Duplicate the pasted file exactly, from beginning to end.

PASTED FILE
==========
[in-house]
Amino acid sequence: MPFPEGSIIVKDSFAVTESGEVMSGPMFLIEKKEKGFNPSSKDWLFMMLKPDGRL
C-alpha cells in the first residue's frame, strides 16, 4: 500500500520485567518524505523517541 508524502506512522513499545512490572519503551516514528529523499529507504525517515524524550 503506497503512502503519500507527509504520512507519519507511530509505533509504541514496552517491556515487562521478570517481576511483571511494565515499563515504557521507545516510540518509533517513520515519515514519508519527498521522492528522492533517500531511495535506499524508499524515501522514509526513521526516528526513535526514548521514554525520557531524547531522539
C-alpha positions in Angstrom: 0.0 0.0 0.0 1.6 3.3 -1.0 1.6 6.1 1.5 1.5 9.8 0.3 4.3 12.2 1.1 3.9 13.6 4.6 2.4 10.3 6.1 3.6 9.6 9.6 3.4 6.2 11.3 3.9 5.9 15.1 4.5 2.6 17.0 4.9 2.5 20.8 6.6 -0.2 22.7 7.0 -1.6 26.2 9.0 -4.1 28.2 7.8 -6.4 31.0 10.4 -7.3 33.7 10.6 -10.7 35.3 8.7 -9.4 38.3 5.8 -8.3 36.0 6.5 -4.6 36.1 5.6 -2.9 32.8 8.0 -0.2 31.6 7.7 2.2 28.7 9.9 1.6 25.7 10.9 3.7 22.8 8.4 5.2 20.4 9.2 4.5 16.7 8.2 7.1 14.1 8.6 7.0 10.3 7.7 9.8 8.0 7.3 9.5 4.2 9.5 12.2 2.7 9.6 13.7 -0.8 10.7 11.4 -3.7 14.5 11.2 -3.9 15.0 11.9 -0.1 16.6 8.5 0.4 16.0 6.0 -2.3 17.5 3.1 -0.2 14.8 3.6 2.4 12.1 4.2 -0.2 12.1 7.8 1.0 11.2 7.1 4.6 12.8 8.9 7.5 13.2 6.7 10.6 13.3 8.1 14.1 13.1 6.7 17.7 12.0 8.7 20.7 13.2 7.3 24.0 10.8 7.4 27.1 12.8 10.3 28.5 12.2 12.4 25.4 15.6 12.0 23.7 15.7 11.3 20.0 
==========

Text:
[in-house]
Amino acid sequence: MPFPEGSIIVKDSFAVTESGEVMSGPMFLIEKKEKGFNPSSKDWLFMMLKPDGRL
C-alpha cells in the first residue's frame, strides 16, 4: 500500500520485567518524505523517541 508524502506512522513499545512490572519503551516514528529523499529507504525517515524524550 503506497503512502503519500507527509504520512507519519507511530509505533509504541514496552517491556515487562521478570517481576511483571511494565515499563515504557521507545516510540518509533517513520515519515514519508519527498521522492528522492533517500531511495535506499524508499524515501522514509526513521526516528526513535526514548521514554525520557531524547531522539
C-alpha positions in Angstrom: 0.0 0.0 0.0 1.6 3.3 -1.0 1.6 6.1 1.5 1.5 9.8 0.3 4.3 12.2 1.1 3.9 13.6 4.6 2.4 10.3 6.1 3.6 9.6 9.6 3.4 6.2 11.3 3.9 5.9 15.1 4.5 2.6 17.0 4.9 2.5 20.8 6.6 -0.2 22.7 7.0 -1.6 26.2 9.0 -4.1 28.2 7.8 -6.4 31.0 10.4 -7.3 33.7 10.6 -10.7 35.3 8.7 -9.4 38.3 5.8 -8.3 36.0 6.5 -4.6 36.1 5.6 -2.9 32.8 8.0 -0.2 31.6 7.7 2.2 28.7 9.9 1.6 25.7 10.9 3.7 22.8 8.4 5.2 20.4 9.2 4.5 16.7 8.2 7.1 14.1 8.6 7.0 10.3 7.7 9.8 8.0 7.3 9.5 4.2 9.5 12.2 2.7 9.6 13.7 -0.8 10.7 11.4 -3.7 14.5 11.2 -3.9 15.0 11.9 -0.1 16.6 8.5 0.4 16.0 6.0 -2.3 17.5 3.1 -0.2 14.8 3.6 2.4 12.1 4.2 -0.2 12.1 7.8 1.0 11.2 7.1 4.6 12.8 8.9 7.5 13.2 6.7 10.6 13.3 8.1 14.1 13.1 6.7 17.7 12.0 8.7 20.7 13.2 7.3 24.0 10.8 7.4 27.1 12.8 10.3 28.5 12.2 12.4 25.4 15.6 12.0 23.7 15.7 11.3 20.0 